As another Irish Court year will soon commence, now is an opportune time to look back at some of the more interesting insolvency and restructuring judgments to have been delivered in the Superior Courts during the last 12 months.

The judgments explored below will prove of relevance and importance to practitioners and clients navigating distressed corporates and assets over the coming weeks and years. Please do get in touch with your Walkers Ireland Insolvency and Dispute Resolution contact or any of the contacts listed below with any comments or queries.

1. Winding up petition - grounds for defence Section 569 Companies Act 2014

The company asserted that a demanded amount used to ground a winding up petition was not intended as a loan to the company but instead as a personal liability accepted by the petitioner.

Butler J was satisfied that the petitioner's evidence indicated that the alleged debt constituted a loan by the petitioner to the company. The loan documentation exhibited showed that the loan was not made to the petitioner in a personal capacity but was a business loan to the company for the purposes of completing a development on company property.

Butler J did not consider the defences advanced by the company to be in good faith. The company did not dispute the debt until after the petition for winding up was presented; this was despite the fact that the petition was preceded by repeated correspondence. The company's filed accounts also expressly referenced that the debt was outstanding in favour of the petitioner.

In re Kilcurrane Business Centre Ltd, Judgment delivered on 10 November 2021 by Ms Justice Butler (Judgment here).

2. Application for restoration of dissolved company Section 738 of the Companies Act 2014

This case concerned an application to have a dissolved company restored to the register of companies so that a receiver could be appointed to enforce security over a company property. A former director of the company provided evidence to the court that the secured property was previously sold with the consent of the original loan provider. During the court application, it was noted that the transfer of the secured property had through inadvertence not concluded but, despite this, the unconnected purchaser had entered into possession of the property. The court therefore had to consider whether it would be just and equitable for the company to be restored to the register, allowing a receiver to be appointed and seek to enforce the security, in light of the revelation that the property was now the home of a third party.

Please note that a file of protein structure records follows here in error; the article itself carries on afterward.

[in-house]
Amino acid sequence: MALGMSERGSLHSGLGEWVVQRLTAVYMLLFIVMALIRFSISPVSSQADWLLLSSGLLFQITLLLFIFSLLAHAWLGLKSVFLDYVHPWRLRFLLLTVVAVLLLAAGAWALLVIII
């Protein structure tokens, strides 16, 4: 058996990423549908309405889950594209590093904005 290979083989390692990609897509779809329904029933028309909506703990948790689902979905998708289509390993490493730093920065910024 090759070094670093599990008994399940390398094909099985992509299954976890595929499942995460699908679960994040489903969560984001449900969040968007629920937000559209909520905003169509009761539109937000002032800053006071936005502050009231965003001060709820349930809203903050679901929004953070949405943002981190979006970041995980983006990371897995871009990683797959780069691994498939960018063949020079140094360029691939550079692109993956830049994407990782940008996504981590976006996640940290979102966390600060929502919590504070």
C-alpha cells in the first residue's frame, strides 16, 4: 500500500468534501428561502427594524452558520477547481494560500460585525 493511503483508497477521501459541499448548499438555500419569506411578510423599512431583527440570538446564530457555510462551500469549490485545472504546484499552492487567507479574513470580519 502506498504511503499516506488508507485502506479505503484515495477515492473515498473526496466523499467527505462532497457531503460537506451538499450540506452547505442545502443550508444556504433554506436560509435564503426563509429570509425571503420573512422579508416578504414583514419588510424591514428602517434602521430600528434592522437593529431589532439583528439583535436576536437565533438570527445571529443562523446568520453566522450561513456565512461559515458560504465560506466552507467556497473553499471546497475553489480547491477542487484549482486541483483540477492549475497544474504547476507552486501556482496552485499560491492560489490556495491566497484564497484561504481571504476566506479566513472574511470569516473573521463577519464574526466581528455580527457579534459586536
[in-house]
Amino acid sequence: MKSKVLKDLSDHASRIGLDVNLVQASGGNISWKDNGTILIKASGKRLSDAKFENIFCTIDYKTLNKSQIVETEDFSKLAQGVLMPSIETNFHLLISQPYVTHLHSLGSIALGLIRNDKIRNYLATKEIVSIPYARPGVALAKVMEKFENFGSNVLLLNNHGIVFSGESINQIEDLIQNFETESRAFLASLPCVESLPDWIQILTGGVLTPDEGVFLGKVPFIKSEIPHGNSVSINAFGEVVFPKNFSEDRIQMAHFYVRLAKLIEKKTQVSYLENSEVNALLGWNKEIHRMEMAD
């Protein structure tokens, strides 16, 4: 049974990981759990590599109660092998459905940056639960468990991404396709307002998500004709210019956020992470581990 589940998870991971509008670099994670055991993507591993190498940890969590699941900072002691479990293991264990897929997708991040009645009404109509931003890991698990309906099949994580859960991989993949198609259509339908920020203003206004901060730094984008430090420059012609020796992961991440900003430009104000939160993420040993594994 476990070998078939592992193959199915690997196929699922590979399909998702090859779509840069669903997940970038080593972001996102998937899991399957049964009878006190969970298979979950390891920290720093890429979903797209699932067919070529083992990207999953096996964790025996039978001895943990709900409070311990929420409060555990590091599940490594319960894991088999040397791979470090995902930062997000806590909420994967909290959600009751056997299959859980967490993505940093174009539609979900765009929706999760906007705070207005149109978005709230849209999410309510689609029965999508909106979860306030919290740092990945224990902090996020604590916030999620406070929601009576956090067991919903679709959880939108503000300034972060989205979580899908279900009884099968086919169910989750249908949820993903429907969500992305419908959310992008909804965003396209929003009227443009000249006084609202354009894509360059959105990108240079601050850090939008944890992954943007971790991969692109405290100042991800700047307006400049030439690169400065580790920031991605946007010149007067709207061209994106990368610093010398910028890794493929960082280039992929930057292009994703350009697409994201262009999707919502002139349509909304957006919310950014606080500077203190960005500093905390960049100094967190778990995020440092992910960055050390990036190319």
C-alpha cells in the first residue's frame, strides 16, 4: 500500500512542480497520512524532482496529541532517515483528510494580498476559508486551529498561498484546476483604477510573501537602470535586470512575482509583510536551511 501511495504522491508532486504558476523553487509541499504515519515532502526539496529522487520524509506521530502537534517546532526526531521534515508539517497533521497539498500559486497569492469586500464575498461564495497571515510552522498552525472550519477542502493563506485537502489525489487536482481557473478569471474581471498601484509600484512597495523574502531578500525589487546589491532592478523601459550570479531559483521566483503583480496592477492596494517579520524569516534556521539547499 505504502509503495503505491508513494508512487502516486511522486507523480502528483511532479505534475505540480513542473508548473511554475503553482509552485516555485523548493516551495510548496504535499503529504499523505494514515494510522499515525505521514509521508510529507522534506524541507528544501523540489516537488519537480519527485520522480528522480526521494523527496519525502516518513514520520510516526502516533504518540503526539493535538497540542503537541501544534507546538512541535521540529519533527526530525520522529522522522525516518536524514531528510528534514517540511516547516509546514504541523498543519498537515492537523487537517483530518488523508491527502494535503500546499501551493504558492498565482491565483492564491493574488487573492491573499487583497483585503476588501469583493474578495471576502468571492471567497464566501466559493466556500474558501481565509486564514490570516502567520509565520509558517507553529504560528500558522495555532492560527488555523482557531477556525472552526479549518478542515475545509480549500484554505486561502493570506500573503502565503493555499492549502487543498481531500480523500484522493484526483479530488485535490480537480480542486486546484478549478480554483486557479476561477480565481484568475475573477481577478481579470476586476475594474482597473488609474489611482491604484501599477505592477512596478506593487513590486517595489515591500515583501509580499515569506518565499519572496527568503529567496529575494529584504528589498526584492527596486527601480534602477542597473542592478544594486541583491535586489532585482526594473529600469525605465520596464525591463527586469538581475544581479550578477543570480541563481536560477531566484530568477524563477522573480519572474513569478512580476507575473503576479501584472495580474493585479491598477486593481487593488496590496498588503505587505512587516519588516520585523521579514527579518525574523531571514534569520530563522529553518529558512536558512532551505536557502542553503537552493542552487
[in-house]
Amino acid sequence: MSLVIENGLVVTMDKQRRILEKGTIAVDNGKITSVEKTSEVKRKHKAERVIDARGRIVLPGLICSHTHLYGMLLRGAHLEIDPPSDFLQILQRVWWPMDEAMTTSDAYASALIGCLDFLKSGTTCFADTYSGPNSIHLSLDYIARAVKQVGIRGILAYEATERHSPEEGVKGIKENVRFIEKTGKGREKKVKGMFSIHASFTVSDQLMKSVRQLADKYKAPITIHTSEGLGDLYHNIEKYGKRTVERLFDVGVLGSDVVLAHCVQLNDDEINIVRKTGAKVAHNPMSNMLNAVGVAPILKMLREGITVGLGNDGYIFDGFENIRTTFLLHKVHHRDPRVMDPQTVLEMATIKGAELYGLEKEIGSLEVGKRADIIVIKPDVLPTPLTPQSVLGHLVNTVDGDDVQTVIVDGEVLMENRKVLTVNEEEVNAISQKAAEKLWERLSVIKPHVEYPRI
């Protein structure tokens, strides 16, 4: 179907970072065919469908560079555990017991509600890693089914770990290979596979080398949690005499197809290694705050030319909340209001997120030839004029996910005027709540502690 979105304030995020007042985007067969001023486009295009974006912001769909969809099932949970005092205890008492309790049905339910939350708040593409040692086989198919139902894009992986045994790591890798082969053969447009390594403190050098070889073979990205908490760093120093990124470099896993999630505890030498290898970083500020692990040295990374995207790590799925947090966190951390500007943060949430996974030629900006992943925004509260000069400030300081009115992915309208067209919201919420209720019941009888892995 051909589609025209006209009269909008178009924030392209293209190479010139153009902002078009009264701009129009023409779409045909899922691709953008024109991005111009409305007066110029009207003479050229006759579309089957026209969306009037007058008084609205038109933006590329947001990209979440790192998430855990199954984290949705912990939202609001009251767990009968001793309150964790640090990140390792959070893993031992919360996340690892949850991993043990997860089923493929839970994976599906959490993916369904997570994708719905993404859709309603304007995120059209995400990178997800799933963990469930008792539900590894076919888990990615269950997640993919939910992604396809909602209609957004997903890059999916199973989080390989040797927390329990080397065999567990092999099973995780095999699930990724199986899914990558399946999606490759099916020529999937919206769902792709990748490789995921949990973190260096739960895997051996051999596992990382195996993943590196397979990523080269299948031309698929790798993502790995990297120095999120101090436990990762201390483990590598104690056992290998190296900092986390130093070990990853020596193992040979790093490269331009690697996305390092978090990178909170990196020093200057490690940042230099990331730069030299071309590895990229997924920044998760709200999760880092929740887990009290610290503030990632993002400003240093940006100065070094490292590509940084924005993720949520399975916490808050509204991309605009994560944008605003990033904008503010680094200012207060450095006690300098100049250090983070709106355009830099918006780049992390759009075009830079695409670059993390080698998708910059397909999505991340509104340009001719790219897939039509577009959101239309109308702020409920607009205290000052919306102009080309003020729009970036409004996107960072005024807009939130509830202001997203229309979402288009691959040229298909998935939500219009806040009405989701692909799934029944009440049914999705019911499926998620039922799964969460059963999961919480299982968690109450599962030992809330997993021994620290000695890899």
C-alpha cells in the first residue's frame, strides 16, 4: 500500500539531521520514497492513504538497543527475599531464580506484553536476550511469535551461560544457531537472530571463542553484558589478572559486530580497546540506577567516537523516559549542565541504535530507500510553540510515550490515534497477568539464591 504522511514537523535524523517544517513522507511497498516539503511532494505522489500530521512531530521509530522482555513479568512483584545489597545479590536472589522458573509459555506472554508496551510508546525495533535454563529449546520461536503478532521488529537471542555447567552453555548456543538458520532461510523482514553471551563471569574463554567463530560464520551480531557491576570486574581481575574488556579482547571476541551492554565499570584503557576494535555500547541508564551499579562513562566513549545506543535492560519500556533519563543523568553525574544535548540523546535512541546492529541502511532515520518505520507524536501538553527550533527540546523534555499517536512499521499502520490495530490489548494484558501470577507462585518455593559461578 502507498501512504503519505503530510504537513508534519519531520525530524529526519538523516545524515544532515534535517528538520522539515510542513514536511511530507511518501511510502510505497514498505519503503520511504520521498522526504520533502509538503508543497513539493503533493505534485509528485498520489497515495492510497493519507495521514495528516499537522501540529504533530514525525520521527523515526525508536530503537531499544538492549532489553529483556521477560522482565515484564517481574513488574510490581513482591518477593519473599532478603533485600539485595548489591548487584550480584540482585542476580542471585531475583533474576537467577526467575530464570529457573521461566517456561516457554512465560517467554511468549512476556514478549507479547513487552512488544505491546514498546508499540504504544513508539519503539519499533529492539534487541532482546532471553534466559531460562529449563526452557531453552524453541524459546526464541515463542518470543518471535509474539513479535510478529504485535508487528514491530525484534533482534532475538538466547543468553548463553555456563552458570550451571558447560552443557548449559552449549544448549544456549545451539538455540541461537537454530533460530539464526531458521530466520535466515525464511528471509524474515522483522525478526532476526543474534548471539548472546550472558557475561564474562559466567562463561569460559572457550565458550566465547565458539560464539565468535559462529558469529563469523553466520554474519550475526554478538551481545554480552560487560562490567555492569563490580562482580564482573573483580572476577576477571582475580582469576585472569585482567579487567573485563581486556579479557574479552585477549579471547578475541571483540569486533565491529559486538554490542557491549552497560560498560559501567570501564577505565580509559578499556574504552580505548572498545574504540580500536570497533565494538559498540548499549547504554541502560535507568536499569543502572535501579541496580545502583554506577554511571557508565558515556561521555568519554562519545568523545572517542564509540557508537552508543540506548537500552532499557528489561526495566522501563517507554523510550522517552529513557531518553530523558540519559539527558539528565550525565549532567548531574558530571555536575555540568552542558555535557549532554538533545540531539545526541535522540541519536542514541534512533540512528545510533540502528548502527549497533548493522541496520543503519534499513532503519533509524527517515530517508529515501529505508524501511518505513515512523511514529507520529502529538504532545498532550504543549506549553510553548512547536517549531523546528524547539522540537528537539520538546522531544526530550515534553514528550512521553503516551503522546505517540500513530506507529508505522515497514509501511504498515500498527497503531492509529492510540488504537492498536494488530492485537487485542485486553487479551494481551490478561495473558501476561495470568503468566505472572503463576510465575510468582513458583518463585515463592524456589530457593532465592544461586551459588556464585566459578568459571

Butler J acknowledged that the purchaser was a de facto bona fide purchaser for value and it would not be equitable to make an order for restoration of the dissolved entity given the factual circumstances over what is de facto the third party's property without notice to the third party. In re Allenton Properties Ltd, Judgment delivered on 16 November 2021 by Ms Justice Butler (Judgment here).

3. Bankruptcy Extension of time for non-cooperation Section 85A of the Bankruptcy Act 1988

The Court considered the appropriate length of time to extend a bankruptcy for. The usual term for a bankruptcy is one year, but in cases of non-disclosure or non-cooperation, the maximum term can be 15 years. Humphries J highlighted three questions which arise in these situations: